Robot platform assembly

The robot platform was assembled quite easily, the instructions are pretty good. The only slight variation from the instructions was to put encoders on the motors before attaching them. I also took out a track shoe from each side as the trackers were a little loose.

It looks like the stack of Raspberry Pi, servo and motor HATs will be a bit of a squeeze but should just fit.

A motor with the encoder installed

A motor with the encoder installed

Closeup showing clearance of encoder wheel

Closeup showing clearance of encoder wheel

Getting started

After tinkering with Arduinos and Raspberry Pis for a while, and having built a home weather station, a Back To The Future clock and a couple of projects for a radio telescope, I’ve been thinking about the next project and finally decided. I’m going to have a go at a robot.

In movies like Star Wars you see people giving robots instructions to go somewhere and deliver or retrieve something, and they just go and do it. But when you start thinking about how to actually achieve that in hardware and software, it soon becomes a challenging problem.

So the idea is to construct something that can navigate indoors without waypoints or lines on the floor etc (I don’t think anyone wants that in our house). It should be possible to tell the robot to go to a certain room, avoiding obstacles on the way. Obstacle avoidance shouldn’t be too much of a problem using ultrasonic or infra-red sensors and this has been done many times before. It’s the autonomous navigation that is the main challenge I reckon. This has also been done before and there are quite a few examples out there, mostly using quite expensive LIDAR devices. I like the idea of using LIDAR that can cover a full 360 degrees of azimuth continuously and use this for navigation and obstacle avoidance (some robot vacuum cleaners do this) but given the cost, I reckon I’ll try a slightly modified version.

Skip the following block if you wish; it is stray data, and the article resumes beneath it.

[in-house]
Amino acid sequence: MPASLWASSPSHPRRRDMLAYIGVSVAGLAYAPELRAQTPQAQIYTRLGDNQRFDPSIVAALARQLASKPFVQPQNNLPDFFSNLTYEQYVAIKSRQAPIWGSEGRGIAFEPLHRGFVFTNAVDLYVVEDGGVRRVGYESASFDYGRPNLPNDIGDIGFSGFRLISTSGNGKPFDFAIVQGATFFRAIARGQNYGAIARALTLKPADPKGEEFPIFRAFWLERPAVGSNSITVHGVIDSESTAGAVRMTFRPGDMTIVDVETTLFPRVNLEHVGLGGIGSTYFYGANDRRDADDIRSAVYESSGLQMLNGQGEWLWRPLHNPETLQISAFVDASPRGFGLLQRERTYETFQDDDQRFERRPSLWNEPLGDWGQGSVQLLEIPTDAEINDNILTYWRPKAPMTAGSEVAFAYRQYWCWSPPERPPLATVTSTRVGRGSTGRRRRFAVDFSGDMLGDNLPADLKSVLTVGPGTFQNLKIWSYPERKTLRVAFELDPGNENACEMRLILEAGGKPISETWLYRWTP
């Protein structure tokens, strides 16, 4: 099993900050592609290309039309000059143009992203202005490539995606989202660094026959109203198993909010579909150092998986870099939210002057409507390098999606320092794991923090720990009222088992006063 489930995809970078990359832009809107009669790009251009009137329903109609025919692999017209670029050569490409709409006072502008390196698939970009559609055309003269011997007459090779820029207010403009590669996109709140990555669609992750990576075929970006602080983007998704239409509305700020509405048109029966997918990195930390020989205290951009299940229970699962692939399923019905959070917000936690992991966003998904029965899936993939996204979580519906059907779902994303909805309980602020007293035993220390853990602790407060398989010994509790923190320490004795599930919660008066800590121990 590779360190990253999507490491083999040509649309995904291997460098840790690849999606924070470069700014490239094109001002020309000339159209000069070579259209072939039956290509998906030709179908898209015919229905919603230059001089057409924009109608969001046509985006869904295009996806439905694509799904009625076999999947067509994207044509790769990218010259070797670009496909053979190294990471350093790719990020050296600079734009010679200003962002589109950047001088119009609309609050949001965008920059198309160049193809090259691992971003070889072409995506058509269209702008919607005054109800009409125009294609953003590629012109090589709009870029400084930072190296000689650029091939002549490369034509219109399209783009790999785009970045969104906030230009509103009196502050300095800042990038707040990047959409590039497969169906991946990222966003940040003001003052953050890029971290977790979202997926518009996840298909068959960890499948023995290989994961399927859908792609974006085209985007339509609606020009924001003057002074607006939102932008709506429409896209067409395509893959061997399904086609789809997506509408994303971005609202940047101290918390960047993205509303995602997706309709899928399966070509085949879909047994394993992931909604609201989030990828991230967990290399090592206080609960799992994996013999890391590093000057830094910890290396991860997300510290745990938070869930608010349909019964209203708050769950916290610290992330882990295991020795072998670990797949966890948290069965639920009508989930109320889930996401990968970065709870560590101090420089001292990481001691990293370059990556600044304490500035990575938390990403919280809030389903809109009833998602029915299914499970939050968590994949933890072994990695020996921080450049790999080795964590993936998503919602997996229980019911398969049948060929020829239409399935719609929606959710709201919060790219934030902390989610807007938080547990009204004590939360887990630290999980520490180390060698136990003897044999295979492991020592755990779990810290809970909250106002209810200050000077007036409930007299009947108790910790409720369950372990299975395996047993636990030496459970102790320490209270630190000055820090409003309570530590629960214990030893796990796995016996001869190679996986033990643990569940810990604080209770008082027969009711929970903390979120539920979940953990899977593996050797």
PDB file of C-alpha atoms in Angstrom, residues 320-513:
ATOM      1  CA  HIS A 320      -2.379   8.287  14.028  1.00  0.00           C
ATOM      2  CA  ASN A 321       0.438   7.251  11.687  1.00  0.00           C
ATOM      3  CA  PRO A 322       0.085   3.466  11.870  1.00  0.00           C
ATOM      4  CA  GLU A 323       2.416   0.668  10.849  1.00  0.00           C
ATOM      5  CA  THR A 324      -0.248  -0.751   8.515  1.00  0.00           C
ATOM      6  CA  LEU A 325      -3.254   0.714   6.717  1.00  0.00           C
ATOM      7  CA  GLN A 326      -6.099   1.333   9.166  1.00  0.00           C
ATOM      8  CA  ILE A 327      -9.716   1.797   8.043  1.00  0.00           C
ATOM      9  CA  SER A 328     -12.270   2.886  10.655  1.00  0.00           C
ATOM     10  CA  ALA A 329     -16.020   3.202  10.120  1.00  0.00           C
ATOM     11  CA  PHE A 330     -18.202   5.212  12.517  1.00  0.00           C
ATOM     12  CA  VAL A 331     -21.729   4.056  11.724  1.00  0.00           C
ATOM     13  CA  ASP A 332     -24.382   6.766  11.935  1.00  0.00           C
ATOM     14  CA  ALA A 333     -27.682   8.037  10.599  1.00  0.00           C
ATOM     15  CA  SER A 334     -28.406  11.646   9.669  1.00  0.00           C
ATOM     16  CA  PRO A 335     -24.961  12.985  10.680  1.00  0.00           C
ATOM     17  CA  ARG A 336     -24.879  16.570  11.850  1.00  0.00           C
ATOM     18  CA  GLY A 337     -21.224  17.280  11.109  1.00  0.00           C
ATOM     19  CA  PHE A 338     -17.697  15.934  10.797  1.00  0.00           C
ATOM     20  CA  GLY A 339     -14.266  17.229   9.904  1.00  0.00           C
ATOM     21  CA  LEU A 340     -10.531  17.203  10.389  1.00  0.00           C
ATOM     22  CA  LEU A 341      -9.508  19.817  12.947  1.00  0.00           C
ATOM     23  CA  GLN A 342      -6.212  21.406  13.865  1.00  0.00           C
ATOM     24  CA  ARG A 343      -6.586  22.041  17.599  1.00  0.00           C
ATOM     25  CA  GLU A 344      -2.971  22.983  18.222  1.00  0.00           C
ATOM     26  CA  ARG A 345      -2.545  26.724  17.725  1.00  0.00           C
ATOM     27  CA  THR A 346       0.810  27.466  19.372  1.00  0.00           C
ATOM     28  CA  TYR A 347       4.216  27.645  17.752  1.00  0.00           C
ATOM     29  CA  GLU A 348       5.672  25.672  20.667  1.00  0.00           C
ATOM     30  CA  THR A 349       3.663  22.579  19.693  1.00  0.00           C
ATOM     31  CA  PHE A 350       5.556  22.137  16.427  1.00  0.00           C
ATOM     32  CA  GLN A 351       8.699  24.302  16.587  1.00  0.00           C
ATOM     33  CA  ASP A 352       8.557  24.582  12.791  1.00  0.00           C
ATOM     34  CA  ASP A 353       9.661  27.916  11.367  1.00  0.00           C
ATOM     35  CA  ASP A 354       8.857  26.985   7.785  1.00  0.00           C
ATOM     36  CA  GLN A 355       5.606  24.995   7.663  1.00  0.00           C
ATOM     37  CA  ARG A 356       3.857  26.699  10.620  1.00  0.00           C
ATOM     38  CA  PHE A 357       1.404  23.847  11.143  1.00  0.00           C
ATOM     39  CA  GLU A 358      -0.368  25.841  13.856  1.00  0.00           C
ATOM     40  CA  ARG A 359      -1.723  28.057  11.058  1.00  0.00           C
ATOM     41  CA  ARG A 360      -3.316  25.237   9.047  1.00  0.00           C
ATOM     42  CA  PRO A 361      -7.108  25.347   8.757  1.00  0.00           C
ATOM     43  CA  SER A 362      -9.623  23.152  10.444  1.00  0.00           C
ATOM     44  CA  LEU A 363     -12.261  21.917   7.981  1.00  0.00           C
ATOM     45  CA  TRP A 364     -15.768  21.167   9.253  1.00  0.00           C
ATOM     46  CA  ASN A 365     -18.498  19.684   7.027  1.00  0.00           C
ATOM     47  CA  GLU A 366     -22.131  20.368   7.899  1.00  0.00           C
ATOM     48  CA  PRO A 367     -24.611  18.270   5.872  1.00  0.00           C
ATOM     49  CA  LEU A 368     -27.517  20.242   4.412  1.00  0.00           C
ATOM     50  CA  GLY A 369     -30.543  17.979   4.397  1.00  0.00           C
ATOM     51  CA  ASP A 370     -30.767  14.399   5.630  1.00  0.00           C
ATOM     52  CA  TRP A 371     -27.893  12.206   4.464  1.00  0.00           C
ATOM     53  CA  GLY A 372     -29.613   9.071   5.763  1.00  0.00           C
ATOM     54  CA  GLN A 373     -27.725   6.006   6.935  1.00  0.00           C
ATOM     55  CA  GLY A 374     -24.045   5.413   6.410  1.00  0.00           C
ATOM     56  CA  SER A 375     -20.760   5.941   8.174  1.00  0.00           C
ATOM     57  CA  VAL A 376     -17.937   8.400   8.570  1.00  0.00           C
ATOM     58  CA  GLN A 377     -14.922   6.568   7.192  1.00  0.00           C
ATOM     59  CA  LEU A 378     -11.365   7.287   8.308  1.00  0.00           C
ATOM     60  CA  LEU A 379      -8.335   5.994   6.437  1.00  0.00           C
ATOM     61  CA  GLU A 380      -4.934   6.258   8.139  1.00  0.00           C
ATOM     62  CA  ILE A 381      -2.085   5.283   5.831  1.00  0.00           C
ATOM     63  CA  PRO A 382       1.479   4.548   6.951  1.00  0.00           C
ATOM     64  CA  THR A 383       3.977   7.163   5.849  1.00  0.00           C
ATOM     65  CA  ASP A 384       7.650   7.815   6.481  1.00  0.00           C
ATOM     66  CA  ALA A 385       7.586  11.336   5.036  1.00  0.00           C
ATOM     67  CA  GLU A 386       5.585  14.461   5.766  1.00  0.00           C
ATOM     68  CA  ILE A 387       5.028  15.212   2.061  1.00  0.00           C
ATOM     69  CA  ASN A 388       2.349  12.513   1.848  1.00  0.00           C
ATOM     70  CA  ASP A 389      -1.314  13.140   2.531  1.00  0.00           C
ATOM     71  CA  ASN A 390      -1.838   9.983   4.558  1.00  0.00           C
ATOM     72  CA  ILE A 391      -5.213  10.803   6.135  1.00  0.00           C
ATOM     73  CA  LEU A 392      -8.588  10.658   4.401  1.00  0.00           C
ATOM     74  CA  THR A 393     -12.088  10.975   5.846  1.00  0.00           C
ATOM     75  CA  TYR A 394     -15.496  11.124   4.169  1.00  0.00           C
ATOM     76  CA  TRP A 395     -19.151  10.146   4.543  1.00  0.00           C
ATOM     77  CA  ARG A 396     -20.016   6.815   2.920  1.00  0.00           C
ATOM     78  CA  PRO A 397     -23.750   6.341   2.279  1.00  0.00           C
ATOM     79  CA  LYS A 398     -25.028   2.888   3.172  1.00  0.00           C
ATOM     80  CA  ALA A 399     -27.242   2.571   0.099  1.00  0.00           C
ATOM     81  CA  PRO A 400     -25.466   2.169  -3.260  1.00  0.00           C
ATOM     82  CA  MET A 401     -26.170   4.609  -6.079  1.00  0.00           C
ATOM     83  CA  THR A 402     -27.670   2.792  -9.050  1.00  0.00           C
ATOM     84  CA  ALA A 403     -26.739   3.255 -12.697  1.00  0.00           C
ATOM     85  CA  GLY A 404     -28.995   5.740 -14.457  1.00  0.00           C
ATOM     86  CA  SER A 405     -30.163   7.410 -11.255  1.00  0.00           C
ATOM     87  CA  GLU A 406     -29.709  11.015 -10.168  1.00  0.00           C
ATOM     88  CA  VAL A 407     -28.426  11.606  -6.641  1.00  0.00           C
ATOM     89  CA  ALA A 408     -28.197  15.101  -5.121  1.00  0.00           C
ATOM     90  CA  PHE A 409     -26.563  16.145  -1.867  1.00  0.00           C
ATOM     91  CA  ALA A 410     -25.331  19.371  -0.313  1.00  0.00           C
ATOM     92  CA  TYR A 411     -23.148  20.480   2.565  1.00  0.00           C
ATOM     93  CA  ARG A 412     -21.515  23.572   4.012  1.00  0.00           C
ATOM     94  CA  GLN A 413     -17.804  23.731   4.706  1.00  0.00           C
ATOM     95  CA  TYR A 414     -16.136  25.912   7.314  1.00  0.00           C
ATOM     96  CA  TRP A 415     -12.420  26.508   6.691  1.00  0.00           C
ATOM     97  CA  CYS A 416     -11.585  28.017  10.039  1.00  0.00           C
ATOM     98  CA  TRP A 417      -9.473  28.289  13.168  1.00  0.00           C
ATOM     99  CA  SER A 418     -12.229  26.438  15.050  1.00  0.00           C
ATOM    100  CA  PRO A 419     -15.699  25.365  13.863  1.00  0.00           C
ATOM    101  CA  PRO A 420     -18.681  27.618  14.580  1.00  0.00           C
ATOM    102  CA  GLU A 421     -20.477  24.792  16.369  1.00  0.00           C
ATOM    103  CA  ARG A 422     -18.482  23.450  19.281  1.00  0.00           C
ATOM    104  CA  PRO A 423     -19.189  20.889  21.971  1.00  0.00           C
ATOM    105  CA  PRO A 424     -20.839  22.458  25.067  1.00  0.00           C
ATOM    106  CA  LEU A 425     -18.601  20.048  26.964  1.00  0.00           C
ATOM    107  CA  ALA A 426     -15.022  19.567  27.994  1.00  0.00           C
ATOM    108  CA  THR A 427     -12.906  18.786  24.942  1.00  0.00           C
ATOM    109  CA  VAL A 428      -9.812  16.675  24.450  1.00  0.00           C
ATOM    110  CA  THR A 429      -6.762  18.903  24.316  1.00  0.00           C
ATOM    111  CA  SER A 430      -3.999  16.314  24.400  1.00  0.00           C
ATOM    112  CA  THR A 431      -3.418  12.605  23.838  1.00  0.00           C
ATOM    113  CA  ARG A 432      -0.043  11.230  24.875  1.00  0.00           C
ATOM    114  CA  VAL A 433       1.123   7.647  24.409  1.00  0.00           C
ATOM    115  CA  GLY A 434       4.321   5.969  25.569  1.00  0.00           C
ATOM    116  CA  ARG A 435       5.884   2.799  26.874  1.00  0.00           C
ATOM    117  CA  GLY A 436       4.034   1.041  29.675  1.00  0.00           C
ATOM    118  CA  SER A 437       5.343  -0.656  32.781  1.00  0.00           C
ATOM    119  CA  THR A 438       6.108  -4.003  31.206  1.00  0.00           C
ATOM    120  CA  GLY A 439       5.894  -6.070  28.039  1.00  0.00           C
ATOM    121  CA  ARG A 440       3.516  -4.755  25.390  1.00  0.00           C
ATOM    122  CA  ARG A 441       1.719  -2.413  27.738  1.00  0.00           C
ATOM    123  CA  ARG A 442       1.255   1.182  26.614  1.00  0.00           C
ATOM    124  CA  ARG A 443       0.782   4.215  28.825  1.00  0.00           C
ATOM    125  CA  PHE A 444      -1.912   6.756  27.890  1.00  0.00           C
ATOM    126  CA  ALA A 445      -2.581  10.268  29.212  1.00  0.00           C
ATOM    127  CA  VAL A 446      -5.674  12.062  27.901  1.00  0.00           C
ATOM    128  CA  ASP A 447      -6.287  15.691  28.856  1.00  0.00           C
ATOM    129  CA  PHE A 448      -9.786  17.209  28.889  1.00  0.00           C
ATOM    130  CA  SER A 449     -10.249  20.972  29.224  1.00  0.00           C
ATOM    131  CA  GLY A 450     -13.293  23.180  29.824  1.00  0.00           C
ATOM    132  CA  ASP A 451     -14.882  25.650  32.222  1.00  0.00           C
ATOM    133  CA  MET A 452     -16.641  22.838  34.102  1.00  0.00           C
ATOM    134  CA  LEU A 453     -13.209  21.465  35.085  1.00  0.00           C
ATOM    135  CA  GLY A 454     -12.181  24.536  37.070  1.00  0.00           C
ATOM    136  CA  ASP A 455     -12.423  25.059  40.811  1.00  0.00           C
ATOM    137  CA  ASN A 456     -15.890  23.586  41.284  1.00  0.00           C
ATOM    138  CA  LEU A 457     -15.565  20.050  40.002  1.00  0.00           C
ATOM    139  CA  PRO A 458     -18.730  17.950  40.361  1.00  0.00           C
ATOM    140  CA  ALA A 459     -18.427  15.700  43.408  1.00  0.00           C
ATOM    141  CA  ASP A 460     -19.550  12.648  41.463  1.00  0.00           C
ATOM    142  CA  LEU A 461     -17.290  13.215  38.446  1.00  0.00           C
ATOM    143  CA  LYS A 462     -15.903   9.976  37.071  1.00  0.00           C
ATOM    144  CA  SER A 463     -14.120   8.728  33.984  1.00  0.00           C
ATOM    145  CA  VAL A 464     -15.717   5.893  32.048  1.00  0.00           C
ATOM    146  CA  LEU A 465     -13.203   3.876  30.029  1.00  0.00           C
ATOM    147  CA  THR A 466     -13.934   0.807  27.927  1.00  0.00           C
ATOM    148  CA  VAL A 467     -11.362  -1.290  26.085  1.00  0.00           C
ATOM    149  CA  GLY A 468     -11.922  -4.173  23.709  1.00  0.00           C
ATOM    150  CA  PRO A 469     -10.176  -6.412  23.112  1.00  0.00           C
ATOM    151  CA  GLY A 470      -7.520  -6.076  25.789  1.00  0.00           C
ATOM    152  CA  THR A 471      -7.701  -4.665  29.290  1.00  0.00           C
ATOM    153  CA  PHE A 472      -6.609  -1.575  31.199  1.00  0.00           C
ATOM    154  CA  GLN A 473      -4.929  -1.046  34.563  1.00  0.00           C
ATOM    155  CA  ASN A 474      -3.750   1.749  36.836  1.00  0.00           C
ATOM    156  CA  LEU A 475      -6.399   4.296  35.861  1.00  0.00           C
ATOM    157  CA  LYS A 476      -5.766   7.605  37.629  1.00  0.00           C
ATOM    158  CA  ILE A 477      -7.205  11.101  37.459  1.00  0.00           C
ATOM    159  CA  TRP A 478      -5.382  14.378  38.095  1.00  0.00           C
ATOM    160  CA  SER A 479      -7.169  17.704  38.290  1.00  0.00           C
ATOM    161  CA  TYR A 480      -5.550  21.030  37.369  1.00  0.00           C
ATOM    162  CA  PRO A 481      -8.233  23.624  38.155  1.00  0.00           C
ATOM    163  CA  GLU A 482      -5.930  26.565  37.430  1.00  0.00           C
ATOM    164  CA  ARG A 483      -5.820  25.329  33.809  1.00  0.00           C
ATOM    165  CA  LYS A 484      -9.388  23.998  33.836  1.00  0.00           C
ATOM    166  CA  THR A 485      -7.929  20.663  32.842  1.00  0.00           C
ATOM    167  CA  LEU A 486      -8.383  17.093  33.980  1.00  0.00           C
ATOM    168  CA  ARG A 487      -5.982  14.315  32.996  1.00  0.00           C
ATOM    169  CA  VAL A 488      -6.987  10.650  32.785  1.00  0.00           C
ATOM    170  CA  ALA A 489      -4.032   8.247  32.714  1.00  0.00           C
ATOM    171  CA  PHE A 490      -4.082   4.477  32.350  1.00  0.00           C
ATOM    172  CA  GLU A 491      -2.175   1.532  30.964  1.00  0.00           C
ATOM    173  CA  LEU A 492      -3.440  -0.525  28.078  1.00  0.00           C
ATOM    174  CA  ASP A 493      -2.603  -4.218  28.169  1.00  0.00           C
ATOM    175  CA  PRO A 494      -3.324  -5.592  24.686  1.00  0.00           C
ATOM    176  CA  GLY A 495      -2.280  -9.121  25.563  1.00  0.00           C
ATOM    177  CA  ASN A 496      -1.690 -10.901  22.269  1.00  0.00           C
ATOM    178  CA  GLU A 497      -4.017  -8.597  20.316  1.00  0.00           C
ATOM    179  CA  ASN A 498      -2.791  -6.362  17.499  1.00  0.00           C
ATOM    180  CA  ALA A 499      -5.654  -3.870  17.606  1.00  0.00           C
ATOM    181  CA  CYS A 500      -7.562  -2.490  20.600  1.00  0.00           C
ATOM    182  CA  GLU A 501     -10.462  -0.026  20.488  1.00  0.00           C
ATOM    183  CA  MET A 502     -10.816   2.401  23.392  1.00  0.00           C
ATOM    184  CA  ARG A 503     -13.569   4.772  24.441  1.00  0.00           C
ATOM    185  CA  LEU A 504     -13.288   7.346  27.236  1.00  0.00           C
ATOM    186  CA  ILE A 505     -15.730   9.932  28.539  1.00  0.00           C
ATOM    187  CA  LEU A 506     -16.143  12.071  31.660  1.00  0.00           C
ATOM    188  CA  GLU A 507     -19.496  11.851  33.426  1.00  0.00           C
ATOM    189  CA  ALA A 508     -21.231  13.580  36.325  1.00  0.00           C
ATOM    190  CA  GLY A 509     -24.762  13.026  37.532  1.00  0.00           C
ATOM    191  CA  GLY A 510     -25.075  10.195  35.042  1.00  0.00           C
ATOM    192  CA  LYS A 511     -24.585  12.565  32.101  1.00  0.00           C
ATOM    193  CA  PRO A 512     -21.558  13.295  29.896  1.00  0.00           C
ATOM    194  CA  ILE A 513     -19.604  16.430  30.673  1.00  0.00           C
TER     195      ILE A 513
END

The plan is to have the robot operate in two modes. The first one is a mapping mode where it will use a laser range-finder mounted on a pan/tilt platform to map a section of a room, then move to a new location, map from there etc until it has built up a map of the entire building. Then, when it has a map, it can operate in an autonomous mode to get from one location to another.

After quite a bit of thinking and looking at various hardware possibilities, I decided to go with a Raspberry Pi based system with servo and motor HATs and a tracked robot platform. It’ll have ultrasonic and infra-red laser range-finders (I’m curious to compare the results) and the pan/tilt system will let it make a 3D map of the rooms rather that just an eye-level map. It will also have a LCD display with some buttons so it can communicate and take commands. I’m going to put encoders on the motors so the distance traveled can be measured. The servos that control the pan/tilt system will have an analog feedback so the angles can be measured too.

I reckon I’ll start with some simple programming just to control the robot and pan/tilt but eventually use something like ROS once I’ve built up a bit of confidence :-)

So I’ve ordered the parts and some have already arrived. Next time I’ll post a list of the parts I’ve got and describe how I plan to put them together.